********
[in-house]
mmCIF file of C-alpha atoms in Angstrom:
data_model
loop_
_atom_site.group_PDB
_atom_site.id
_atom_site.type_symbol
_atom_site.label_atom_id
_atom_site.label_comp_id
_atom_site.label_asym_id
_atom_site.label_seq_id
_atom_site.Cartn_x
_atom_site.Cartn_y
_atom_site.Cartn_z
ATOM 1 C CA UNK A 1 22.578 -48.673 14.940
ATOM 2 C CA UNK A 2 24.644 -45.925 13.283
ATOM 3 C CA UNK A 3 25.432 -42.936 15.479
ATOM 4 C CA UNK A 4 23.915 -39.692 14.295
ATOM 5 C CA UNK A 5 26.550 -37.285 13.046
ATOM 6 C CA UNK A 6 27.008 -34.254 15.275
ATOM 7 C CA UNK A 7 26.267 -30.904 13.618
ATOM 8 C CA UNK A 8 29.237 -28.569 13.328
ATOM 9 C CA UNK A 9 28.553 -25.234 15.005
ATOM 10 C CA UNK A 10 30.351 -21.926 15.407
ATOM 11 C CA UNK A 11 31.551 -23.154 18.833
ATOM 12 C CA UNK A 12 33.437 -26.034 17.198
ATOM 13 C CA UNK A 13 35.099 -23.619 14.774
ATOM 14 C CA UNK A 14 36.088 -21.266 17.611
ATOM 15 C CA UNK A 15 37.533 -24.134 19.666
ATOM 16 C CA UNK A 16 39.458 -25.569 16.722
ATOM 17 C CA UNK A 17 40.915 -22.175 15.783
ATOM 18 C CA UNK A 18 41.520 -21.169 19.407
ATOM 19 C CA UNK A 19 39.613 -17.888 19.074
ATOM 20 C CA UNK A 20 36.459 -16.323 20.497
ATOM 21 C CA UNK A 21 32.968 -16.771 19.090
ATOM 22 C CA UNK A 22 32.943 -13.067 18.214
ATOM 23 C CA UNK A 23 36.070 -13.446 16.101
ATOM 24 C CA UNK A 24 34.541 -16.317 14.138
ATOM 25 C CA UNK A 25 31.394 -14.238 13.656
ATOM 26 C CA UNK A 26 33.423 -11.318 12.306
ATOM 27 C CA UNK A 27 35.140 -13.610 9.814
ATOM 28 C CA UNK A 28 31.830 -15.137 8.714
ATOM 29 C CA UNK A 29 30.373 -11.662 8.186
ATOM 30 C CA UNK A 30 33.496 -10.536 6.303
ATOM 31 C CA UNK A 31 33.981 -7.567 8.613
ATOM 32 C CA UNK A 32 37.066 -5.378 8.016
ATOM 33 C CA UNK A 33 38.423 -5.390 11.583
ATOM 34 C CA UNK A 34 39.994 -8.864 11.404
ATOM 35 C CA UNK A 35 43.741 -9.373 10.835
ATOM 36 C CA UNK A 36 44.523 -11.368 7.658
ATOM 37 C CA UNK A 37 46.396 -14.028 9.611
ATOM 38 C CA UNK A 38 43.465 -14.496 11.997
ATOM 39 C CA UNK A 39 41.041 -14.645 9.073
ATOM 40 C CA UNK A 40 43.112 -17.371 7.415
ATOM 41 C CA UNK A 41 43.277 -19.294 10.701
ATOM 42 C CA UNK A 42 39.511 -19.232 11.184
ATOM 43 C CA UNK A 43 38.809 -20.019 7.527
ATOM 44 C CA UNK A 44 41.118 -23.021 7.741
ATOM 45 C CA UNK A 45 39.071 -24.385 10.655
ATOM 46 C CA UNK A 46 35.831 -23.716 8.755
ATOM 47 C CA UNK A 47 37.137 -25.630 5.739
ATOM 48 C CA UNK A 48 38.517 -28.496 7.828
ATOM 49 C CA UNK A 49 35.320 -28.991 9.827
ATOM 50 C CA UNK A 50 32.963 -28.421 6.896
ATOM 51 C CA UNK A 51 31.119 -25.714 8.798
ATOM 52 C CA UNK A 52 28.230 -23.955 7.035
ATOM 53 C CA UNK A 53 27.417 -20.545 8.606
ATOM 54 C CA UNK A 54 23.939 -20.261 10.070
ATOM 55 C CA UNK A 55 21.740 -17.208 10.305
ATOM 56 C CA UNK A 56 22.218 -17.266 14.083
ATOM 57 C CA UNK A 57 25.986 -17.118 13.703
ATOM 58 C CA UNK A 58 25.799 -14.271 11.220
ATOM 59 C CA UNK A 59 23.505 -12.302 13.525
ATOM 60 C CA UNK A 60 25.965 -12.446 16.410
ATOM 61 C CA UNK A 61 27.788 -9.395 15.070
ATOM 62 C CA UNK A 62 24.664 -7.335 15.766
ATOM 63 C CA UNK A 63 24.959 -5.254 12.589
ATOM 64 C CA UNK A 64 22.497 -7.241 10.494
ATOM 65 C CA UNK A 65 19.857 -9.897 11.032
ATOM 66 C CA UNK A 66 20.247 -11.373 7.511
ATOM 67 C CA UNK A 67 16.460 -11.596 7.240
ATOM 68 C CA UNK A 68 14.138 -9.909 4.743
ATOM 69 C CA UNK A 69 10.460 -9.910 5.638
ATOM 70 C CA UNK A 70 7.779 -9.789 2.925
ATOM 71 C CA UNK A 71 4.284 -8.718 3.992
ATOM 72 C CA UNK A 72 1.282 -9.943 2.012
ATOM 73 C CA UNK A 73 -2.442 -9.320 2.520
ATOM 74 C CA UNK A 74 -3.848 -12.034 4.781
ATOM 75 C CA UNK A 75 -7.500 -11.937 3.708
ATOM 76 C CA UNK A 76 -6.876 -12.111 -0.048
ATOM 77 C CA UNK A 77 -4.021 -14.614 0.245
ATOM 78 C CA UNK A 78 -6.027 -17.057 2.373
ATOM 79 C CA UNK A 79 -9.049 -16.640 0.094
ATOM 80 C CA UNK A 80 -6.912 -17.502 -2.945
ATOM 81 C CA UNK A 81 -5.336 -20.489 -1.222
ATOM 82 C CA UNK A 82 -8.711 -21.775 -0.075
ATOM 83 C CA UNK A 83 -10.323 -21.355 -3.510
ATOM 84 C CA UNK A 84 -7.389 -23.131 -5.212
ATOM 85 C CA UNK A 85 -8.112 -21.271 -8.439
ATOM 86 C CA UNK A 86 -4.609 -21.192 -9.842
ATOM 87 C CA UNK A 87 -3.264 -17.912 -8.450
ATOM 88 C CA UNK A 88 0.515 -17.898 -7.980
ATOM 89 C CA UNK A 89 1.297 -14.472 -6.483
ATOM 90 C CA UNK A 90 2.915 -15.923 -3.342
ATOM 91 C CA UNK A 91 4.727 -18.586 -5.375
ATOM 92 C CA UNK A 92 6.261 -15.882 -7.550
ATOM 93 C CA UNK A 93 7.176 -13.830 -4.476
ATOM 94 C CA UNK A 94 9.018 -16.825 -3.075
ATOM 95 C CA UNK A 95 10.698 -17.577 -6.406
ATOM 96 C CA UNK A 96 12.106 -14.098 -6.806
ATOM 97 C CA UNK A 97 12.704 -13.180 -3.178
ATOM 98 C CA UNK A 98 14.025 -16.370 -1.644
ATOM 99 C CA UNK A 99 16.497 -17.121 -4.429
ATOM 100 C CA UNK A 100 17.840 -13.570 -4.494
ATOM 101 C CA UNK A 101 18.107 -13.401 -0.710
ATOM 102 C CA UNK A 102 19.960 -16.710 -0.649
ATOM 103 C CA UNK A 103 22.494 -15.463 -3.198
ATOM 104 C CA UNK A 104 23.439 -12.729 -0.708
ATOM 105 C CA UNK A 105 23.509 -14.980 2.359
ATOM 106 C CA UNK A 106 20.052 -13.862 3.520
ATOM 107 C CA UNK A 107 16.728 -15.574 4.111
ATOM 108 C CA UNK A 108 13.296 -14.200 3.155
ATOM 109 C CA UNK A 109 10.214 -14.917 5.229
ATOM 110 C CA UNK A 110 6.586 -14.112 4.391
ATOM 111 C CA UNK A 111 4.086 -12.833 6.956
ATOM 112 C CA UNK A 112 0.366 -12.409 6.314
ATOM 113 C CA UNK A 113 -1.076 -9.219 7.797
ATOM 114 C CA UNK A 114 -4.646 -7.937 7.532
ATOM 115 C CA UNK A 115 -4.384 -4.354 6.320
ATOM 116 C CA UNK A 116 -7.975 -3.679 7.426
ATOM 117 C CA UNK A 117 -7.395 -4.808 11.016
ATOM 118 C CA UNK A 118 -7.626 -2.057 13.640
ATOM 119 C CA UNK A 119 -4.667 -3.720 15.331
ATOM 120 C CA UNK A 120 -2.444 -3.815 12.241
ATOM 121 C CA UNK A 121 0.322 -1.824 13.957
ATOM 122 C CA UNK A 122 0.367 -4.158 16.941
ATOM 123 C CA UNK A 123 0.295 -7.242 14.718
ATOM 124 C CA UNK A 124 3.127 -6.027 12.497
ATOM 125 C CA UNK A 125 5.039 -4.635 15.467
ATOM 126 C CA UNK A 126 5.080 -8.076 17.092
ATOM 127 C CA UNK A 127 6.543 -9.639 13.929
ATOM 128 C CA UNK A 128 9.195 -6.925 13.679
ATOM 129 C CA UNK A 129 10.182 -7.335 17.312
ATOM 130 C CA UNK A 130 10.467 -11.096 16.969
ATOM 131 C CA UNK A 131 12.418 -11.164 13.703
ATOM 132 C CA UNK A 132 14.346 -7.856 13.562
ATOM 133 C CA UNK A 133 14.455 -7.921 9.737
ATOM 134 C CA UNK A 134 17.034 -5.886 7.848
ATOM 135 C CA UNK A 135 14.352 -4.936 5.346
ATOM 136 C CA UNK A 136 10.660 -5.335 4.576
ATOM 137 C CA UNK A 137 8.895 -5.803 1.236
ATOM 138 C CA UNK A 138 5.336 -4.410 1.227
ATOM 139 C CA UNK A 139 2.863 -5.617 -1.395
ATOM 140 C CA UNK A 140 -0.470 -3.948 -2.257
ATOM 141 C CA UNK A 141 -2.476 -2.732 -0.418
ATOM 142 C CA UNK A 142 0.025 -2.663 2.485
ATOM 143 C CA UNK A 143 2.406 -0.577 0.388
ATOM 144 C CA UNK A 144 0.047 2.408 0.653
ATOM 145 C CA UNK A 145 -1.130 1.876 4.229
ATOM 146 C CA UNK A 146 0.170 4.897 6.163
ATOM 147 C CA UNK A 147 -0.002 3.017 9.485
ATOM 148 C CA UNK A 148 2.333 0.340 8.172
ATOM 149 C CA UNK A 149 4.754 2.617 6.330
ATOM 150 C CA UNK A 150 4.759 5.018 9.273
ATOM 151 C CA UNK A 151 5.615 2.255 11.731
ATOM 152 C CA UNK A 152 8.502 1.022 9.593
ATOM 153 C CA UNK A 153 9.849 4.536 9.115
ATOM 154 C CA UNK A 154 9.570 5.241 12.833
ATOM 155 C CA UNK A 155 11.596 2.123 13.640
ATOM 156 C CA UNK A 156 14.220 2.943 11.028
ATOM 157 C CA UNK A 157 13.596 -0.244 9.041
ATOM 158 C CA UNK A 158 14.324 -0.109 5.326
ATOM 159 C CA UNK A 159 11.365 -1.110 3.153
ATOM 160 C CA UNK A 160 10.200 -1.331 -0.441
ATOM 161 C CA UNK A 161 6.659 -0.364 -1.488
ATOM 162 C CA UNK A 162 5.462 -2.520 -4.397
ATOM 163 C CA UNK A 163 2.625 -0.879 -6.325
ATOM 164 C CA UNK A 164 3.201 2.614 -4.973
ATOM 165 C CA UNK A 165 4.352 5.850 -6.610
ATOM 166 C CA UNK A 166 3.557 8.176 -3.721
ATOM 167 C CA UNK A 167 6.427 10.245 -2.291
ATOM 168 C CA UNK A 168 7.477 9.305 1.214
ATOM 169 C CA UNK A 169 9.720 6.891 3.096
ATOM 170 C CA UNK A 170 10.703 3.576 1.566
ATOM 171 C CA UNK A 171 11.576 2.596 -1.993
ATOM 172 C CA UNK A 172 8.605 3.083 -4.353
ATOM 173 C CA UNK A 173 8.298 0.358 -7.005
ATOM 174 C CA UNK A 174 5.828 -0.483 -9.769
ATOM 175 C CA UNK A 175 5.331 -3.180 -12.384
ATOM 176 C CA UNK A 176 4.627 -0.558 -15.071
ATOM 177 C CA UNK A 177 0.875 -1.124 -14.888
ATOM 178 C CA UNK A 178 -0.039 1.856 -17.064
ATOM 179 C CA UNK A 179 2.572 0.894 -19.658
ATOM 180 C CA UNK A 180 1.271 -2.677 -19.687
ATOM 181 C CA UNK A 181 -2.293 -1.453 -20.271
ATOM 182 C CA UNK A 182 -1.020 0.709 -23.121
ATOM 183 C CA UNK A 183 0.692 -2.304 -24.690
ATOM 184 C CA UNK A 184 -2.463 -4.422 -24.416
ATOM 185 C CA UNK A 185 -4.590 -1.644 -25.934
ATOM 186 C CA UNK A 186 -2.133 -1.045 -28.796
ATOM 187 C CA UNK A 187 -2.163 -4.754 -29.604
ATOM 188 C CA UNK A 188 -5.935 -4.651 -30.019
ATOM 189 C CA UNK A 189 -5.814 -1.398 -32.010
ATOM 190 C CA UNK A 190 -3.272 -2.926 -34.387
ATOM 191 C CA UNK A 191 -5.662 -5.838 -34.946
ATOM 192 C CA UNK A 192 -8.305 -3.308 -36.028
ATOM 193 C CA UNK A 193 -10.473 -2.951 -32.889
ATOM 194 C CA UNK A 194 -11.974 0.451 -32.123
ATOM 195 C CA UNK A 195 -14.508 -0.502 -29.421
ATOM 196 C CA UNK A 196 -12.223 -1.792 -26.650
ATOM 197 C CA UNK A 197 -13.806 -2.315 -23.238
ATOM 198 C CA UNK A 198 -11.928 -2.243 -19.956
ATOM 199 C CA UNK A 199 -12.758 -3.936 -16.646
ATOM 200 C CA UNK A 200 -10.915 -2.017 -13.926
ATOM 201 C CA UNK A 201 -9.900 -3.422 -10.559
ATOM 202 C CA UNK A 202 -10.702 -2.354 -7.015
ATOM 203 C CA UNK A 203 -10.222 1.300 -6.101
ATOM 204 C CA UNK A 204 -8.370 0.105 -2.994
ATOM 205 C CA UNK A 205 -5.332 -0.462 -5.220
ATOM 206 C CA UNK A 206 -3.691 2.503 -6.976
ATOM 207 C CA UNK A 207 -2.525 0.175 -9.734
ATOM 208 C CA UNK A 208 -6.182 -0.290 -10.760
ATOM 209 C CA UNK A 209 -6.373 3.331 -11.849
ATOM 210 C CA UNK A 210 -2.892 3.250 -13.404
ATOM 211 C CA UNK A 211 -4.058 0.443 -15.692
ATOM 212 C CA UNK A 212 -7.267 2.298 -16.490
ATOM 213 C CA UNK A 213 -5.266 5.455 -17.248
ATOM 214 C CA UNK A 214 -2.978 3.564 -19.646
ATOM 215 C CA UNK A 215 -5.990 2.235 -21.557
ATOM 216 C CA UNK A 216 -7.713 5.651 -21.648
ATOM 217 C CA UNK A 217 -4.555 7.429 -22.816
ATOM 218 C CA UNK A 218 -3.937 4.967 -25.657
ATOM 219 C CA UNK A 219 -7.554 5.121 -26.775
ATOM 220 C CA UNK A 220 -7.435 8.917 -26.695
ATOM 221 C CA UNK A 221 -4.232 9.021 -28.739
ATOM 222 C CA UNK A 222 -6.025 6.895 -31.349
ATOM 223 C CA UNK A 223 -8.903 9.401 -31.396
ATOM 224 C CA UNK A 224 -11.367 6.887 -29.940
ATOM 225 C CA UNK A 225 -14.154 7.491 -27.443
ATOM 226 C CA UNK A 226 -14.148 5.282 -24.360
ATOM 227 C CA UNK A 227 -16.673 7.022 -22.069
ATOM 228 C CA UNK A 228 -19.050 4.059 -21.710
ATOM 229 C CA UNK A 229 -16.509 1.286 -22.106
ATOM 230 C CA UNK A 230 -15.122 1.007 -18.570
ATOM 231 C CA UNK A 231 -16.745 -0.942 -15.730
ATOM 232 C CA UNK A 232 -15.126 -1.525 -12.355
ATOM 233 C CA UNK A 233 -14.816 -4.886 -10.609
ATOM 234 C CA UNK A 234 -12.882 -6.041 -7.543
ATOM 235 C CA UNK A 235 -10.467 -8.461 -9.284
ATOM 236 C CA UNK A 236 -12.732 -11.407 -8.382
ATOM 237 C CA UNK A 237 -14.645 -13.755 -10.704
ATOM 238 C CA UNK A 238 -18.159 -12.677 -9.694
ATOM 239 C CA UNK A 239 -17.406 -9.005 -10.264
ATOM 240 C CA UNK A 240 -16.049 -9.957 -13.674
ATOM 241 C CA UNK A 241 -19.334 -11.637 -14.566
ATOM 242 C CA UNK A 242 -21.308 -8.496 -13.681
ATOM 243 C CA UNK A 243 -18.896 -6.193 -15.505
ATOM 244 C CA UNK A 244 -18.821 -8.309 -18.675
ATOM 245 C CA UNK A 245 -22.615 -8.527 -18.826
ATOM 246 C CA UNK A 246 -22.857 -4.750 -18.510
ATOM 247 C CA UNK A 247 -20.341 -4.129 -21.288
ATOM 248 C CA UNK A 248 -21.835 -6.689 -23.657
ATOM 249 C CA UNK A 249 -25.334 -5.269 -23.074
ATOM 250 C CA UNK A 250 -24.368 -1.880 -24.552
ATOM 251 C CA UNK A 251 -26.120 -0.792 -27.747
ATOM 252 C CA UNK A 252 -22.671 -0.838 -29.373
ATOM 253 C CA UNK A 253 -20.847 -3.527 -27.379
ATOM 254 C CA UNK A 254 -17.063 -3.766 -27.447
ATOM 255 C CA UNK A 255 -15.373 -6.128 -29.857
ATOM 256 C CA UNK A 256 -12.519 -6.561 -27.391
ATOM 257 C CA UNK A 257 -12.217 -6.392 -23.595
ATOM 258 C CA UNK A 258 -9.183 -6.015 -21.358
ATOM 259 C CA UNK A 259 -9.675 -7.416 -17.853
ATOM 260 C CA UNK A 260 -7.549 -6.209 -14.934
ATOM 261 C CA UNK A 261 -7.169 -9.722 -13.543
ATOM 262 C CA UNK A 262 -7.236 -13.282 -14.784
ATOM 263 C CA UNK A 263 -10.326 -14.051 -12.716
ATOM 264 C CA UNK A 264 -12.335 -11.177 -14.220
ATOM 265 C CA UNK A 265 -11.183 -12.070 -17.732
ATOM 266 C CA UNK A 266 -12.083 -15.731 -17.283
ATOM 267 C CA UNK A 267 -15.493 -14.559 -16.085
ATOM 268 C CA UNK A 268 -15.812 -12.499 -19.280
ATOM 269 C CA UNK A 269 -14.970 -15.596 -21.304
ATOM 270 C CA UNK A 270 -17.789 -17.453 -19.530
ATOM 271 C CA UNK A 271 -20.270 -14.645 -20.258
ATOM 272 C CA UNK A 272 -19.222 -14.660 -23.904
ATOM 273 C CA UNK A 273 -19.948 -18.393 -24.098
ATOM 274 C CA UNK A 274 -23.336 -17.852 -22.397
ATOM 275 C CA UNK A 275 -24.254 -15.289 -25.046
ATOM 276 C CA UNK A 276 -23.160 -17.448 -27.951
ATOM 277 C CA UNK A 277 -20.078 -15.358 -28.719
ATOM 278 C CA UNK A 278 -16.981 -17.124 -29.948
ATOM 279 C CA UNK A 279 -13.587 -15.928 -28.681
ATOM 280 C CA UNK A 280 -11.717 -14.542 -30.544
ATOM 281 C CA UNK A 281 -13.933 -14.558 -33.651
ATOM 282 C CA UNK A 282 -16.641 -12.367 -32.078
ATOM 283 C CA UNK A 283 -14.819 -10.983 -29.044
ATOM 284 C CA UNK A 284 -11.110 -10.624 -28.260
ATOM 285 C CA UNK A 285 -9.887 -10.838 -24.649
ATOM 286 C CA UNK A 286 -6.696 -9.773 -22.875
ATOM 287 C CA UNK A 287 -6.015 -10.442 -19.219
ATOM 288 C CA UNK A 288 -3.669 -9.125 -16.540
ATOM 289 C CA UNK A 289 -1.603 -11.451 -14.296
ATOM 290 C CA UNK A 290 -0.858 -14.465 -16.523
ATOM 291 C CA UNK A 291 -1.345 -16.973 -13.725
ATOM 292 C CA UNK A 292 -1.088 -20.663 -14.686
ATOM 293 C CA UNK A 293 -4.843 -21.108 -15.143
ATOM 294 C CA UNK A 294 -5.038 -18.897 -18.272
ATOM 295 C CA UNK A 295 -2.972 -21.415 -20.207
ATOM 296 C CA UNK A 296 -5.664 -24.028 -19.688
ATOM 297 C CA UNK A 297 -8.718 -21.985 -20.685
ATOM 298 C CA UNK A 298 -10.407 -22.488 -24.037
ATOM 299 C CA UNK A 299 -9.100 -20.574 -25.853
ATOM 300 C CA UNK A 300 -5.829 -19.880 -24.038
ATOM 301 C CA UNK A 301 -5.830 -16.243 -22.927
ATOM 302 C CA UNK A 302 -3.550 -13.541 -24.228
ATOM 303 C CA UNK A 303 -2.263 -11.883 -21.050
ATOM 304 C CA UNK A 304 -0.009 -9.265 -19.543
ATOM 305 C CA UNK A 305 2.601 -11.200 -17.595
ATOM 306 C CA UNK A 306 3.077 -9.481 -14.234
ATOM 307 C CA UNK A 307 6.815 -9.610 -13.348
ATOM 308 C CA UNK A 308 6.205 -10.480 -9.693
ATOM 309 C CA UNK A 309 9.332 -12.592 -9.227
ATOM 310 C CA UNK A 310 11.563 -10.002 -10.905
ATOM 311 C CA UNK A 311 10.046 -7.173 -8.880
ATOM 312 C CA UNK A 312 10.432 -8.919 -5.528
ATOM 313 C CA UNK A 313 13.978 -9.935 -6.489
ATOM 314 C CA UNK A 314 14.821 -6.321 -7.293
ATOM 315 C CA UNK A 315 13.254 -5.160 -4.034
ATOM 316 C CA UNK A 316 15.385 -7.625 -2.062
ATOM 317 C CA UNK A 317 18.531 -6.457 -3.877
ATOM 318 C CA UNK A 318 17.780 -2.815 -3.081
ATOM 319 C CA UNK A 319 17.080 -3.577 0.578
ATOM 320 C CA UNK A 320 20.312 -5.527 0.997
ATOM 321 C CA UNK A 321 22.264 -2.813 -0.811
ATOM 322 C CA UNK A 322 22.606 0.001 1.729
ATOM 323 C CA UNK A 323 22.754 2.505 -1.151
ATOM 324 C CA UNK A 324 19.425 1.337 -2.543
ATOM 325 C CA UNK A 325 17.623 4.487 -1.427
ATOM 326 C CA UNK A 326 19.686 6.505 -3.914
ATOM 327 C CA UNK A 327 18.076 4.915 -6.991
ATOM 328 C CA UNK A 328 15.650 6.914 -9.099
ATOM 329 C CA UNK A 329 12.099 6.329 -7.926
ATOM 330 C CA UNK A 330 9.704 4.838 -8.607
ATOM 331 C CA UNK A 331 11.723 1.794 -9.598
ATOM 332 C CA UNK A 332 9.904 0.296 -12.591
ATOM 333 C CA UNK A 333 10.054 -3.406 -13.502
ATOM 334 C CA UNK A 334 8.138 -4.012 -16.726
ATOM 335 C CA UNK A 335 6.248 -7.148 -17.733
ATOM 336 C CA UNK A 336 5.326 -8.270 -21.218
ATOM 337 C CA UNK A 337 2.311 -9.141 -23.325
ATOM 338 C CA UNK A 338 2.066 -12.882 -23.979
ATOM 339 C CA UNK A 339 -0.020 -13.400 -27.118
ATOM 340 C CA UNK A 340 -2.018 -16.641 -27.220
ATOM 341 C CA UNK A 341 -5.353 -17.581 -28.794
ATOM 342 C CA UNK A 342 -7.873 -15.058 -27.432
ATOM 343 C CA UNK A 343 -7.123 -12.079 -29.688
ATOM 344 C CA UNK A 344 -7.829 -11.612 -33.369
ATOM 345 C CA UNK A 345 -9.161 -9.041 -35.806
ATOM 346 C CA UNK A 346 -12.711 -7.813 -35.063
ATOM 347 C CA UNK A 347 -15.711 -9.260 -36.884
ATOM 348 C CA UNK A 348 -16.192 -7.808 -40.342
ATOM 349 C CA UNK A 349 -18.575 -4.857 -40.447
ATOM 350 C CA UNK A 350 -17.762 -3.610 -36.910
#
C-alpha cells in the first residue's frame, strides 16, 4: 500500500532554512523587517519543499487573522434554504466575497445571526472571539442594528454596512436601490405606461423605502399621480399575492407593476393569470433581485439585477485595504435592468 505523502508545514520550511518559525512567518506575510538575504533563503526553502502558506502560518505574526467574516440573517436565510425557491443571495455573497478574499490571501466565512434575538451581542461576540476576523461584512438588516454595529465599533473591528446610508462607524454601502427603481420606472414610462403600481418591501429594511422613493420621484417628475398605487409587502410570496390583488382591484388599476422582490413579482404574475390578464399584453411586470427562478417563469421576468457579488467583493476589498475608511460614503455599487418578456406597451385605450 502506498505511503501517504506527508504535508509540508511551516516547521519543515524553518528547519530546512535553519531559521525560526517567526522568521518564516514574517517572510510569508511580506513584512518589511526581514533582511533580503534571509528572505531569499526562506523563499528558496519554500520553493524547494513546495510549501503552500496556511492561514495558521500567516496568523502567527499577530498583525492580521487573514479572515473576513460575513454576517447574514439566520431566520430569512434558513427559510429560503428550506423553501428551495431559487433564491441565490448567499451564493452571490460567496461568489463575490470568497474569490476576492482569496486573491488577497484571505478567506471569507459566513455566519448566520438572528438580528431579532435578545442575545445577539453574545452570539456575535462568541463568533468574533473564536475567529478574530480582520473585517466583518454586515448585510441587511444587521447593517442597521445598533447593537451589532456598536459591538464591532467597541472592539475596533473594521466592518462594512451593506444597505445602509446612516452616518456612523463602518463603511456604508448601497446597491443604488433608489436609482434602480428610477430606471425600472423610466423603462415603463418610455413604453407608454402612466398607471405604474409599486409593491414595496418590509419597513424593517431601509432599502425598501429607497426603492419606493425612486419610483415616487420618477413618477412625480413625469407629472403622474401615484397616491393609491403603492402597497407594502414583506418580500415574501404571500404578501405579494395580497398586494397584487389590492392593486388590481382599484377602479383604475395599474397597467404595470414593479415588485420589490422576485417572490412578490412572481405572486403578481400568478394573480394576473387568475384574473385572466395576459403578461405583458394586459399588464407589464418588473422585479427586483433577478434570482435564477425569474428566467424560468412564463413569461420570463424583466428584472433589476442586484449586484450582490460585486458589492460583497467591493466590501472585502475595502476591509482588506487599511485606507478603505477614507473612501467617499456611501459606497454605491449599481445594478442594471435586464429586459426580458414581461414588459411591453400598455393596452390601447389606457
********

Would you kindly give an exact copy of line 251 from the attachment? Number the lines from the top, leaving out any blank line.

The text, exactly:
ATOM 237 C CA UNK A 237 -14.645 -13.755 -10.704